Trainz Simulator 12 is the latest in the long running railroad simulation series by Australian developer N3V Games. Trainz Simulator 12 is available in several platform specific variations including Mac, iPad, and Android. This review is based on the Windows Trainz Simulator 12 product, and should not be confused with any other platform specific versions. My review sample was delivered via Steam, though boxed DVD and other digital download options are available through various outlets.
Trainz Simulator 12 presents itself as a package which lets you build and operate your own railroad. Included are a collection of prebuilt routes (listed below) and a sizable collection of locomotives and rolling stock. These can be enjoyed in the various scenarios included, or built into custom routes and scenarios from within the “Surveyor” editor module. Additional content is available both free (quoted as more than 100,000 items) as well as paid DLC addons. In addition, Trainz Simulator 12 offers multiplayer and chat functionality.
Diesel freighters passing along the Mojave Sub.
Included rail routes:
- Balezino – Mosti
- Debrecen – Nyiregyhaza
- ECML Kings Cross – Newcastle
- Mojave Sub Division
- Municipal Transit Railway
- Norfolk & Western – Appalachian Coal
- Northeast Corridor – Wilmington To Philadelphia
- Southern China
- Springfield Industrial District
There are far too many locomotives and rolling stock to attempt listing them all. There is a considerable collection provided, many with multiple colors and rail company markings. There are a few unique vehicles, like airliners and helicopters, as well.
A long freighter winds out of sight.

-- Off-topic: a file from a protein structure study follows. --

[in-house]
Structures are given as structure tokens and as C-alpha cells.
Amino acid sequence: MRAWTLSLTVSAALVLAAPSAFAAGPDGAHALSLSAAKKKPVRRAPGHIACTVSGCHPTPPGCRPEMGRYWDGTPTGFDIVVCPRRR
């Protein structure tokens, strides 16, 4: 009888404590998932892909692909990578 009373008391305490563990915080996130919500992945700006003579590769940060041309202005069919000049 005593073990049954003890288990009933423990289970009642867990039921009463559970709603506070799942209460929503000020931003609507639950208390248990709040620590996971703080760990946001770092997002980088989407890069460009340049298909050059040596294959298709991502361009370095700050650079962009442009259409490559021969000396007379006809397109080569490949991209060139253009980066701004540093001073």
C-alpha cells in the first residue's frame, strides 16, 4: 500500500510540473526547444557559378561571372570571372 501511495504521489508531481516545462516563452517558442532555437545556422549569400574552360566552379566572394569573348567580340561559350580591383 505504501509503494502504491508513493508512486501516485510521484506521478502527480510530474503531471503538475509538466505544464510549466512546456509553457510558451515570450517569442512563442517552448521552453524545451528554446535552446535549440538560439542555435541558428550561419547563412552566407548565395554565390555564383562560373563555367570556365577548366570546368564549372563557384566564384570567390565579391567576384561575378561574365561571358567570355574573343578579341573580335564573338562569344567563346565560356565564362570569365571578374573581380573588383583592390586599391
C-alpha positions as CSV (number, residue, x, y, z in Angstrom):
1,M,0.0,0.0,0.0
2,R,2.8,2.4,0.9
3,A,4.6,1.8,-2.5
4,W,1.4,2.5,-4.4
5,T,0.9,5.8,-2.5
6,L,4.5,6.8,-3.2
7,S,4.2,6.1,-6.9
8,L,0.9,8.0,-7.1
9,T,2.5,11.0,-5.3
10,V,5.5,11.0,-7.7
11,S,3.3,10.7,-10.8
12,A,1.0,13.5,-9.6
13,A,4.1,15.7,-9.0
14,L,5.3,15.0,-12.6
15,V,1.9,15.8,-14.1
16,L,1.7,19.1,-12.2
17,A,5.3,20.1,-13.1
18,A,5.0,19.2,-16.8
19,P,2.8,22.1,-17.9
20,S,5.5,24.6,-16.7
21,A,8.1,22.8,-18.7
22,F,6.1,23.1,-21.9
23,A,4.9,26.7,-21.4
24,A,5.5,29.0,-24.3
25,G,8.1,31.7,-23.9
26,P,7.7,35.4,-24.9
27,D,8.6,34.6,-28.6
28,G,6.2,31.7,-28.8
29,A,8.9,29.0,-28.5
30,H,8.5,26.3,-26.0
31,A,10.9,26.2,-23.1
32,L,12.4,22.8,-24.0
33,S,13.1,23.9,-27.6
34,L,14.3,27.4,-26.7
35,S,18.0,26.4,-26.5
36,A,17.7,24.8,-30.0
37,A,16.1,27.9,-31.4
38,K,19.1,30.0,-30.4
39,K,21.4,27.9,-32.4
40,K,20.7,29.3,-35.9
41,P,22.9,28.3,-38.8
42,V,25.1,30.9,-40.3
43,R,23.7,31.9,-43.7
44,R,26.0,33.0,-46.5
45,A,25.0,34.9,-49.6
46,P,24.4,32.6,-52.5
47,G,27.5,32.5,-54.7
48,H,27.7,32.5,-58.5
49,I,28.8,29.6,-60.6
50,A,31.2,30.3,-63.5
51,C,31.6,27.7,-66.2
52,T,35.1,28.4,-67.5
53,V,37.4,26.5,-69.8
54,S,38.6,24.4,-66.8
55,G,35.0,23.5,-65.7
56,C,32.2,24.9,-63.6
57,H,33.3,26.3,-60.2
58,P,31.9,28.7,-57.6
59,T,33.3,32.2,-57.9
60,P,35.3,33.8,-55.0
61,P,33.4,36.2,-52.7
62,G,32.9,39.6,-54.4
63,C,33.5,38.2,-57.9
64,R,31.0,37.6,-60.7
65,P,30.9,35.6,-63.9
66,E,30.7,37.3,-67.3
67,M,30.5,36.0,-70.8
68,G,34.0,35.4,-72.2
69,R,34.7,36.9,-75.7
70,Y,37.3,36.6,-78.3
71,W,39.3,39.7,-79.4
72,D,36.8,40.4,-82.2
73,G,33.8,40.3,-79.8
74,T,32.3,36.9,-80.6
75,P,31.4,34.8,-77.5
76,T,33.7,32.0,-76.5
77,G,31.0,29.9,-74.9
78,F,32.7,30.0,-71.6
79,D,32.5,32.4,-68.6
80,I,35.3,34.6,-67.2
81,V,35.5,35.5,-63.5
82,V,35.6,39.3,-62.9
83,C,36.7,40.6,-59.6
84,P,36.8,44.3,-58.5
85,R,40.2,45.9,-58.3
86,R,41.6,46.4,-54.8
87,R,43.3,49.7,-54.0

The included documentation for my Steam based Trainz Simulator 12 consists of a single 242 page PDF manual. This manual is divided into chapters devoted to each major aspect of the software. Particularly useful are the sections detailing the operation of each type of locomotive in “Cab Mode”, including description and advice on various types of brakes, and the more intricate operations of steam locomotives. A large section is devoted to the “Surveyor” route creation module, covering everything from crafting the terrain itself to placing scenery and tracks.
The presentation is clean and well written, and information is generally easy to find. There are a few shortcomings. One item I was not able to find related to placing a drivable locomotive in the “Quickplay” mode. The instructions make it quite easy to place a few preconfigured consists (assemblies of rolling stock) on the tracks, adjust the time of day and weather, etc. But I was not able to find any instructions on placing a separate drivable locomotive to actually begin enjoying the “Quickdrive” sessions. In another example, one of the “Easy” diesel locomotive scenarios titled “Mojave to Bakersfield” repeatedly suffered from couplers failing pretty early in the session, and I was not able to find any useful hints within the manual as to where I was going wrong.
A handful of tutorials are included that present the operations for both the DCC (essentially a toy train with simpler physics) and Cab control (full detail physics) modes. These are easy to follow and are accompanied by text windows that detail each step of the current topic. I appreciated the walk through for the various braking systems, which provided a good introduction to things such as lapping the train brakes and working with grades. The tutorials focus on diesel and electric locomotives, leaving the more complex steam locomotives to the written guidance in the PDF manual. While the PDF manual’s coverage on operating the steam locomotives is in depth at a full 7 pages, a guided tutorial of the same quality as those included for diesel and electric trains would have been a nice touch.
Steam locomotive making it’s way out of the railyard.
Gameplay – User Interface